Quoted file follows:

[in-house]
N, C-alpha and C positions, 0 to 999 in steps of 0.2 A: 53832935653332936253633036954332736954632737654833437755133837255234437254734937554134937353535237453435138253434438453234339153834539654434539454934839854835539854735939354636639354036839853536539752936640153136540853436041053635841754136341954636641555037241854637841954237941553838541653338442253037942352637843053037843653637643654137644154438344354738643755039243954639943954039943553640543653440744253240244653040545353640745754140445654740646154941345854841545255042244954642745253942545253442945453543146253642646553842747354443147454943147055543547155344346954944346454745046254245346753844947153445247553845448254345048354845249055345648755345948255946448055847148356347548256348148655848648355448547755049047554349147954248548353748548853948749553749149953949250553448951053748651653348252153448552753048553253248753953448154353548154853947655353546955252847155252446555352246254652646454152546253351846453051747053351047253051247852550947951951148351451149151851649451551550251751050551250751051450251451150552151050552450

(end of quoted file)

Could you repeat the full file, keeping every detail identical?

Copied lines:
[in-house]
N, C-alpha and C positions, 0 to 999 in steps of 0.2 A: 53832935653332936253633036954332736954632737654833437755133837255234437254734937554134937353535237453435138253434438453234339153834539654434539454934839854835539854735939354636639354036839853536539752936640153136540853436041053635841754136341954636641555037241854637841954237941553838541653338442253037942352637843053037843653637643654137644154438344354738643755039243954639943954039943553640543653440744253240244653040545353640745754140445654740646154941345854841545255042244954642745253942545253442945453543146253642646553842747354443147454943147055543547155344346954944346454745046254245346753844947153445247553845448254345048354845249055345648755345948255946448055847148356347548256348148655848648355448547755049047554349147954248548353748548853948749553749149953949250553448951053748651653348252153448552753048553253248753953448154353548154853947655353546955252847155252446555352246254652646454152546253351846453051747053351047253051247852550947951951148351451149151851649451551550251751050551250751051450251451150552151050552450